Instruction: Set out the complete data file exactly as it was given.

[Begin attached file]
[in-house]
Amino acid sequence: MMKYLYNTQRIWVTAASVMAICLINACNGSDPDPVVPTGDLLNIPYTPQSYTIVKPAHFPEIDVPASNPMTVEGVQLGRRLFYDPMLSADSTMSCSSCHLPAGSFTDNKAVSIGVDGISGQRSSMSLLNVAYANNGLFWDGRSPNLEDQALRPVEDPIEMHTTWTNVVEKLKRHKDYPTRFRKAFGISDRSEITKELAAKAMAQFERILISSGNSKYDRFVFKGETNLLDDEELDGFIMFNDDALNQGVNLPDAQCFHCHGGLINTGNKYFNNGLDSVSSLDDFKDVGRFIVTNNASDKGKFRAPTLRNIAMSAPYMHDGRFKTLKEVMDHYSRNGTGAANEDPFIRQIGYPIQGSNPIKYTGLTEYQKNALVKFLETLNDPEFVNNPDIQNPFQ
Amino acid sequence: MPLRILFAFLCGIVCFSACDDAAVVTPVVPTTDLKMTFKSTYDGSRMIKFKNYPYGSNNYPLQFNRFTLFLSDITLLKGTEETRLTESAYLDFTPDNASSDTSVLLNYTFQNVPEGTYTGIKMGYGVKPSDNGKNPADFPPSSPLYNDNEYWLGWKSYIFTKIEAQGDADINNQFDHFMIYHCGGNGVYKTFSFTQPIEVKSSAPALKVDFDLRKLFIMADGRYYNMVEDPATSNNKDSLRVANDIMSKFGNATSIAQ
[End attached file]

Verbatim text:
[in-house]
Amino acid sequence: MMKYLYNTQRIWVTAASVMAICLINACNGSDPDPVVPTGDLLNIPYTPQSYTIVKPAHFPEIDVPASNPMTVEGVQLGRRLFYDPMLSADSTMSCSSCHLPAGSFTDNKAVSIGVDGISGQRSSMSLLNVAYANNGLFWDGRSPNLEDQALRPVEDPIEMHTTWTNVVEKLKRHKDYPTRFRKAFGISDRSEITKELAAKAMAQFERILISSGNSKYDRFVFKGETNLLDDEELDGFIMFNDDALNQGVNLPDAQCFHCHGGLINTGNKYFNNGLDSVSSLDDFKDVGRFIVTNNASDKGKFRAPTLRNIAMSAPYMHDGRFKTLKEVMDHYSRNGTGAANEDPFIRQIGYPIQGSNPIKYTGLTEYQKNALVKFLETLNDPEFVNNPDIQNPFQ
Amino acid sequence: MPLRILFAFLCGIVCFSACDDAAVVTPVVPTTDLKMTFKSTYDGSRMIKFKNYPYGSNNYPLQFNRFTLFLSDITLLKGTEETRLTESAYLDFTPDNASSDTSVLLNYTFQNVPEGTYTGIKMGYGVKPSDNGKNPADFPPSSPLYNDNEYWLGWKSYIFTKIEAQGDADINNQFDHFMIYHCGGNGVYKTFSFTQPIEVKSSAPALKVDFDLRKLFIMADGRYYNMVEDPATSNNKDSLRVANDIMSKFGNATSIAQ